Indeed, the group's work was an impetus for the Roosevelt administration to establish the War Refugee Board in January 1944. That board ultimately rescued 200,000 Jews from Nazi-occupied Europe. But with a Jewish body count of 6 million, the activists regarded their efforts as failed. "They never thought they accomplished much, and that their efforts were insignificant given the scale of what happened," Mr. Weinraub, who has interviewed some of the activists and their family members, said.

Until recently, historians have largely ignored the Bergson Group.

That's changing, the director of the David S. Wyman Institute for Holocaust Studies, Rafael Medoff, said. "A new, young generation has arisen in the Jewish community — a generation, unencumbered by old political rivalries and biases of the 1940s, interested in looking objectively at how the American Jewish community responded to the Holocaust," he said.

Mr. Medoff, the co-author with Mr. Wyman of "A Race Against Death: Peter Bergson, America, and the Holocaust," briefed the "The Accomplices" cast members on the historical figures and events they will bring to the stage. He called the play, produced by the New Group and directed by Ian Morgan, a powerful and historically accurate account of "young activists who devoted themselves exclusively to the mass slaughter of the Jews in Europe." Mr. Medoff contrasted their efforts with "establishment Jewish leaders who did not devote themselves exclusively to that cause."

Historian Steven Bayme, the director of Contemporary Jewish Life at the American Jewish Committee, said it would be a mistake to "assume that the Jewish community in the 1930s and 1940s had as much leverage as they did later on."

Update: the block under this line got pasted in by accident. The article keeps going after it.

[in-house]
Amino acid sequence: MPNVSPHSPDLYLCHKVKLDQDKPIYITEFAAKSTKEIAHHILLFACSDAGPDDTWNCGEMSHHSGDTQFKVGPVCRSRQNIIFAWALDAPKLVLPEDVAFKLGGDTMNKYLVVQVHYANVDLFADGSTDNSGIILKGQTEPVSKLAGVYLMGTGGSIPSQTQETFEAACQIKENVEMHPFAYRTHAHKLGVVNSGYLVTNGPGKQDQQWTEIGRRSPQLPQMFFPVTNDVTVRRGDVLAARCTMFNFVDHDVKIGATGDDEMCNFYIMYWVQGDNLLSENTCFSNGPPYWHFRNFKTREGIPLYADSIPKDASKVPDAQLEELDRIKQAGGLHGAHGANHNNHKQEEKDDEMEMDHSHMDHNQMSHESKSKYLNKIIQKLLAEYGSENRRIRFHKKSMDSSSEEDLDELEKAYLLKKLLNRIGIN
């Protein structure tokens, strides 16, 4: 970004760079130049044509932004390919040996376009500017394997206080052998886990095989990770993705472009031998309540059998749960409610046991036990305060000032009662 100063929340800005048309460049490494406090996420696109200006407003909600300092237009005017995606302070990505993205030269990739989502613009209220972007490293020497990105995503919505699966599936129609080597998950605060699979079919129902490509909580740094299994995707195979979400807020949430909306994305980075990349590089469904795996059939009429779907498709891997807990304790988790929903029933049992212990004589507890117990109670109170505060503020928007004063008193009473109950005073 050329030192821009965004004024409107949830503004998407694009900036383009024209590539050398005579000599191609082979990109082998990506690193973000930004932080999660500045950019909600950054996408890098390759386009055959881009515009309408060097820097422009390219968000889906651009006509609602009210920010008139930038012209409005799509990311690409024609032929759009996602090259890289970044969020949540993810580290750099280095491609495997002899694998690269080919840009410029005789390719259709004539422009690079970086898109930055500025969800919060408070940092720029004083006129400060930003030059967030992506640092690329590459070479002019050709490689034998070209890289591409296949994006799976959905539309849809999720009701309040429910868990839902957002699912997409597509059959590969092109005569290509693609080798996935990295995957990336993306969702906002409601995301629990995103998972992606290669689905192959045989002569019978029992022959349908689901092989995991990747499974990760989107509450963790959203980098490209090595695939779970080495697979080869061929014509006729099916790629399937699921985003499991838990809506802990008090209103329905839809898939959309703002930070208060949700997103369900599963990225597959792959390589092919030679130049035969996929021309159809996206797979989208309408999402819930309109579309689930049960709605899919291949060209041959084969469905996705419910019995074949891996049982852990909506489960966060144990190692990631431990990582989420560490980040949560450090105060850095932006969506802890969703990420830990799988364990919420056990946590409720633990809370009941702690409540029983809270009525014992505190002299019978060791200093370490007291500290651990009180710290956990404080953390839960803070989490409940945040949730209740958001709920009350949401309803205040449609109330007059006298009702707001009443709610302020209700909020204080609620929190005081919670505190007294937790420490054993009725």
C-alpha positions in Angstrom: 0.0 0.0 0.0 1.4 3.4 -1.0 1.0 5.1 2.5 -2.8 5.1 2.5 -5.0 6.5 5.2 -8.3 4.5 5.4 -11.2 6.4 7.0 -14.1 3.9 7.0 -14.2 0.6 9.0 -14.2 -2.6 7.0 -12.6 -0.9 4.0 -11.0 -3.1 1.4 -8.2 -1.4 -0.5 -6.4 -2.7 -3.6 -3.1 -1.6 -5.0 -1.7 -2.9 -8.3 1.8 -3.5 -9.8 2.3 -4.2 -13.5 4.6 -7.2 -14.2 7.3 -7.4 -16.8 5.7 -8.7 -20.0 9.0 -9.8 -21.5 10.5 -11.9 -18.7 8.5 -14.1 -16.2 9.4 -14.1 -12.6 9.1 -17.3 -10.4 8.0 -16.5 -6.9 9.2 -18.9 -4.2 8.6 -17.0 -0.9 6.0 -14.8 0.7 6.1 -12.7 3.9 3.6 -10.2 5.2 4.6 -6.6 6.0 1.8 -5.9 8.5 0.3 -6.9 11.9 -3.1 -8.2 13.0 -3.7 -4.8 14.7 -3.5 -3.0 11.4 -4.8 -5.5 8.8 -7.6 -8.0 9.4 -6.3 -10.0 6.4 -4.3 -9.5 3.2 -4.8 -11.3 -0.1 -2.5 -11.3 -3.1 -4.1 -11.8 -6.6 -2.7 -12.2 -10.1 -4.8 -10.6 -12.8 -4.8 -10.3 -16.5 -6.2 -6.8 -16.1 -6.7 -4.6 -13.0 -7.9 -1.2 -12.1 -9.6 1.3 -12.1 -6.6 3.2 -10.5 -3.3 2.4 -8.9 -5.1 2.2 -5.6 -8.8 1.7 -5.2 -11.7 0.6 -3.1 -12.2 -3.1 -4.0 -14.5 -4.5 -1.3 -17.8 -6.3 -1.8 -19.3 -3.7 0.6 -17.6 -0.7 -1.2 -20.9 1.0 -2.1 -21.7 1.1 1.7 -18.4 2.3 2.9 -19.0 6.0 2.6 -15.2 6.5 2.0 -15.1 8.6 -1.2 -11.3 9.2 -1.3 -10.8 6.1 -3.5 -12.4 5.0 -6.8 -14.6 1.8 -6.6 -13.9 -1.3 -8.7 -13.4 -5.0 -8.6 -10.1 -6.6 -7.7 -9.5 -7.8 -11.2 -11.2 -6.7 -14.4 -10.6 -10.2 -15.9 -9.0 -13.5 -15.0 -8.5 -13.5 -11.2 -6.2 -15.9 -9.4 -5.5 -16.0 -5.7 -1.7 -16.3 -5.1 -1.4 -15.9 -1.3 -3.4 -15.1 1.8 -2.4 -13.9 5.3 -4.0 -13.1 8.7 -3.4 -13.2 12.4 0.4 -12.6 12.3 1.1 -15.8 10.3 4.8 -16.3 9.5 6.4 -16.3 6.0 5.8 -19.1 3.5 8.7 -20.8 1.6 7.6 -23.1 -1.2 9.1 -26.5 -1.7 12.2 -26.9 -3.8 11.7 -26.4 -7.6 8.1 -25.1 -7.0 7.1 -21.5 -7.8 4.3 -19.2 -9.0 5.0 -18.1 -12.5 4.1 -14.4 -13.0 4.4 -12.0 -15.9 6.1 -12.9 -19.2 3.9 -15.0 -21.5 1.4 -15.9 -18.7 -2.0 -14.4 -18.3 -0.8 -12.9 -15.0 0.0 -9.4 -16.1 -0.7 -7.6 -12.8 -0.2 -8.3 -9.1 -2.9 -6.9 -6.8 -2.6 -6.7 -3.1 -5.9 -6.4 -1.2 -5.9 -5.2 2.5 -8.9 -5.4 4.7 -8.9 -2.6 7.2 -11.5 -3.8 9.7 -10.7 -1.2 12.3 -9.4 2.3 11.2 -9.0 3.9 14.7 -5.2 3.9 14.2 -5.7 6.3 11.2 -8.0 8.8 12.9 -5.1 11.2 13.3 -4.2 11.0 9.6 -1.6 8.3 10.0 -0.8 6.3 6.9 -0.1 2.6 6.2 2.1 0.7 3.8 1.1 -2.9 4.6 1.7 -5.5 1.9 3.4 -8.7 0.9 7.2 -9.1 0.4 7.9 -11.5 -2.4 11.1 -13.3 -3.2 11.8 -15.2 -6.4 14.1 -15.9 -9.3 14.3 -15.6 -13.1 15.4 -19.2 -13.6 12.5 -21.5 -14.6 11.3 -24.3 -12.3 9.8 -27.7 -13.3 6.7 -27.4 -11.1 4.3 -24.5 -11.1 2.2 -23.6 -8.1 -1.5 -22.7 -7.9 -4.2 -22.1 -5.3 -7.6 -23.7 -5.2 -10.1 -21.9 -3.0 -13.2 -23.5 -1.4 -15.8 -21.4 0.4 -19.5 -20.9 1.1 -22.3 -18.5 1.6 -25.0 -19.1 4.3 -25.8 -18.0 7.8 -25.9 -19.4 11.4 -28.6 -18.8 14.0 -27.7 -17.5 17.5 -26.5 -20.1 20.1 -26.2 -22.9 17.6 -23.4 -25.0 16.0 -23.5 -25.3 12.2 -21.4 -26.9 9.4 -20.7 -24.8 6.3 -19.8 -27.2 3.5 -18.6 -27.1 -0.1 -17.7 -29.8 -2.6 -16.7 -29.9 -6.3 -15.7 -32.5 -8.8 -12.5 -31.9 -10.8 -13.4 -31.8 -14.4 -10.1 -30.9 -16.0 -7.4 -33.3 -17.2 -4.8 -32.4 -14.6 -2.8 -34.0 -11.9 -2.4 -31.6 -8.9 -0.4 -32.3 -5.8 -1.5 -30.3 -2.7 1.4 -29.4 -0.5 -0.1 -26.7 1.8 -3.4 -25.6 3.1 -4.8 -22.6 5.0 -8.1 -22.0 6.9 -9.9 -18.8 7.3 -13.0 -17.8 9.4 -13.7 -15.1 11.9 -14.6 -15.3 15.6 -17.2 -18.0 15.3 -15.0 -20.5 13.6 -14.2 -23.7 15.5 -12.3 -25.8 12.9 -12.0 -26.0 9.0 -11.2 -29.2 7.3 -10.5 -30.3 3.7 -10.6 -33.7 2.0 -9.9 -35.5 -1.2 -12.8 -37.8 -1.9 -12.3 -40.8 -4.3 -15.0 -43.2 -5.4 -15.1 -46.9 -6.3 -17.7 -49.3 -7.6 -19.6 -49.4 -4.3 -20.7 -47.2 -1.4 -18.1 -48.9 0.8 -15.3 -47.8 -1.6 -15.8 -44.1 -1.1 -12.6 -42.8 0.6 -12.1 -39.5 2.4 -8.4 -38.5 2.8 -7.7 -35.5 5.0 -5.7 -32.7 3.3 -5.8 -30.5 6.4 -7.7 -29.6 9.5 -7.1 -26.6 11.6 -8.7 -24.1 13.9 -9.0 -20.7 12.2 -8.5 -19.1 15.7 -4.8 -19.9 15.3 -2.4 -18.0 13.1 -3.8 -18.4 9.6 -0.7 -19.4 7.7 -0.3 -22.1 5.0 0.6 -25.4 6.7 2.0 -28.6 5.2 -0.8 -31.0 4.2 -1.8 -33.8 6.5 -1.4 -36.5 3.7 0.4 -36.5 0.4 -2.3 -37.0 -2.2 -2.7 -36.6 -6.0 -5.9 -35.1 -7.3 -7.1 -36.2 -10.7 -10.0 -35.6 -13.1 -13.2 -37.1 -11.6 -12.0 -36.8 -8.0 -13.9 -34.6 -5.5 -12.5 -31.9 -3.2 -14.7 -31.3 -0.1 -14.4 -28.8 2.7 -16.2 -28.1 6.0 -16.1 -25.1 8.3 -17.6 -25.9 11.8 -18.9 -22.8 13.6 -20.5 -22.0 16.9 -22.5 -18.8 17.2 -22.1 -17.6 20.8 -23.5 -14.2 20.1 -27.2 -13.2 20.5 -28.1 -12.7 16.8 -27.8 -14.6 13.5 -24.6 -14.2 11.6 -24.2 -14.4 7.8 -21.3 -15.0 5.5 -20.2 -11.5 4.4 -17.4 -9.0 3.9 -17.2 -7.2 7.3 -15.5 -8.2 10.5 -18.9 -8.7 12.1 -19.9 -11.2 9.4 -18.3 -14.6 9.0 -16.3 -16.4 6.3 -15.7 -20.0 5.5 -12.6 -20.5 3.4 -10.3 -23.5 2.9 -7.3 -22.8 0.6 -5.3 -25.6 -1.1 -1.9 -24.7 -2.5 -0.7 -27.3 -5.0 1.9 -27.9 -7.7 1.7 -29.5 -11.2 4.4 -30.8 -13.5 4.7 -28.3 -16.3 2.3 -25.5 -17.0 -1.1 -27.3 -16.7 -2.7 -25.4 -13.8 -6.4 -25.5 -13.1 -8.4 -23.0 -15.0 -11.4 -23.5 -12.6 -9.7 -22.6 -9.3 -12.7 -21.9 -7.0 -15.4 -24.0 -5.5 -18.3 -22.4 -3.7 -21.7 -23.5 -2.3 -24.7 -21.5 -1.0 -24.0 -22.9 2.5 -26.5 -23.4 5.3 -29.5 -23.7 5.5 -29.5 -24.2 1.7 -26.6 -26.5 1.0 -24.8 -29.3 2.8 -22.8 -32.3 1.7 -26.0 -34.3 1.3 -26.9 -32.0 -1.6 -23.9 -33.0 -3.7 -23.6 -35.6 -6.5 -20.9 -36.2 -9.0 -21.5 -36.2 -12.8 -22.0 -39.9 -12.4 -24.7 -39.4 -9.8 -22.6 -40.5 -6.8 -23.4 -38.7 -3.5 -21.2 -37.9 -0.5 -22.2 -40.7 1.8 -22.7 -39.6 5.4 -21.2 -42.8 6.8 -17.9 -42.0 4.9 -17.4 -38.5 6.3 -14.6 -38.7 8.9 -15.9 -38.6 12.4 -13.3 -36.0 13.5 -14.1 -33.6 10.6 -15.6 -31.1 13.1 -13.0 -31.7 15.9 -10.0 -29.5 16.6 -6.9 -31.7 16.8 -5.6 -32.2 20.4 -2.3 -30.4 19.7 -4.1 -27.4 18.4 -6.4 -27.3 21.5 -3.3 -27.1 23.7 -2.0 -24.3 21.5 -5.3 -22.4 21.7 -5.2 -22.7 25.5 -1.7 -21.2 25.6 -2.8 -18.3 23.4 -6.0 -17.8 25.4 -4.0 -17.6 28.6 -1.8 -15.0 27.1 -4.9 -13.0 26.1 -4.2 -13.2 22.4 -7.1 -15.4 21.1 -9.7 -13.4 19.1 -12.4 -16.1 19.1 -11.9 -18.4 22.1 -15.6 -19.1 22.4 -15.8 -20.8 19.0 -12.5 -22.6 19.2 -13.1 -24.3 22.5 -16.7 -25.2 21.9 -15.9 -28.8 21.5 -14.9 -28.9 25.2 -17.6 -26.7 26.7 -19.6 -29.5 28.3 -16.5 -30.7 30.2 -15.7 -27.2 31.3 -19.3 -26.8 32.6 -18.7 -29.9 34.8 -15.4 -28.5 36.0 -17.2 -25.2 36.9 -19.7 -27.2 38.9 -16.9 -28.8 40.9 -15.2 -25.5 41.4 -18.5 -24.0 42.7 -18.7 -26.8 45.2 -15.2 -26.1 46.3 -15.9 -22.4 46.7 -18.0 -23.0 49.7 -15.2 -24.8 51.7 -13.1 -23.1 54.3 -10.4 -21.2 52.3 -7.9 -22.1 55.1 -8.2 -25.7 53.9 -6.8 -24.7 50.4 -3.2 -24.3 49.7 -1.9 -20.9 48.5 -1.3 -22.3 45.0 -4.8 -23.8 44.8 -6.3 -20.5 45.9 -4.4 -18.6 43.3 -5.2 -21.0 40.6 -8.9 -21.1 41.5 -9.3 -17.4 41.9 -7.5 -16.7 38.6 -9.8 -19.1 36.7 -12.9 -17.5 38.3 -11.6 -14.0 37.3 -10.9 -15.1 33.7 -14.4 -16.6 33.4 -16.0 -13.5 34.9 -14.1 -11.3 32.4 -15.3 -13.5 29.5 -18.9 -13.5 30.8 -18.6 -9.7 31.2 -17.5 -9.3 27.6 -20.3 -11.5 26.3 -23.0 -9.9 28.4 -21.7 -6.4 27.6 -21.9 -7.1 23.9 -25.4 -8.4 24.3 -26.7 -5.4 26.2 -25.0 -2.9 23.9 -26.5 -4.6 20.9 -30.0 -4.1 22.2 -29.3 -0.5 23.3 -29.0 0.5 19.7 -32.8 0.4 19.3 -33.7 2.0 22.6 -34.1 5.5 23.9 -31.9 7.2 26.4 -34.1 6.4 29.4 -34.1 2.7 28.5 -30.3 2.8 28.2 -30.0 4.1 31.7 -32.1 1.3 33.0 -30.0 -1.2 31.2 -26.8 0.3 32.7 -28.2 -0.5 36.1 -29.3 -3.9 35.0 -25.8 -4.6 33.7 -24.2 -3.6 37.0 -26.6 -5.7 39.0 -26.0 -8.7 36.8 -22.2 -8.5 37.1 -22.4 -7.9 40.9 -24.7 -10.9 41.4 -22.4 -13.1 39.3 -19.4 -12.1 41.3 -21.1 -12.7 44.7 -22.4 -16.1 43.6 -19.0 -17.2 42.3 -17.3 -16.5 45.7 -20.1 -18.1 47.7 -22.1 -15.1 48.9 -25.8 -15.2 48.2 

"The real question is not ‘Why the American Jewish community was so divided?' or ‘Why did it remain relatively silent?'" he said. "The real question is, ‘Why was the Jewish community so powerless?'"

Mr. Bayme, added that Roosevelt, despite his failure to help more Jewish refugees, succeeded in moving America from isolationism to interventionism. He said the president convinced the populace that "American Jews did not get us into this war, and that American democracy could not coexist with Nazi Germany."

Today Jewish communal leaders are more outspoken about anti-Jewish bias and communal suffering. But in Hollywood, residual fear among Jews of calling too much attention to Jewish issues lingers, Mr. Weinraub said, citing the response to Mel Gibson's drunken, anti-Semitic tirade last summer. "It wasn't like the Jews in Hollywood came down on him," the playwright said. "I don't want to name names, but there are lots of famous Jewish directors and stars who could have criticized him. There weren't any profiles in courage there."

"The Accomplices,"

Bernard Weinraub

Ian Morgan


FDR And The Holocaust, On Stage

By Dr. Rafael Medoff --

The story of the Roosevelt administration’s response to the Holocaust has been chronicled in books and on film. Now, for the first time, it is coming to the stage.
“The Accomplices,” an off-Broadway play written by former New York Times correspondent Bernard Weinraub and directed by Ian Morgan, will be performed by The New Group with preview performances starting March 20. After meeting earlier this month with the author and cast for more than two hours, I have no doubt this is one play that will not be soon forgotten.
Weinraub recently retired from the Times after a long and distinguished career as a staff correspondent. He is best remembered in the Jewish community for his explosive front-page exposes in 1983 about the ill-fated American Jewish Commission on the Holocaust.

Chaired by former associate justice of the Supreme Court Arthur Goldberg, the commission brought together scholars and representatives of Jewish organizations, ostensibly to prepare an impartial review the American Jewish community’s response to news of the Holocaust. Instead, as Weinraub revealed, it fell apart, largely because some Jewish groups were not ready to acknowledge their predecessors’ failings.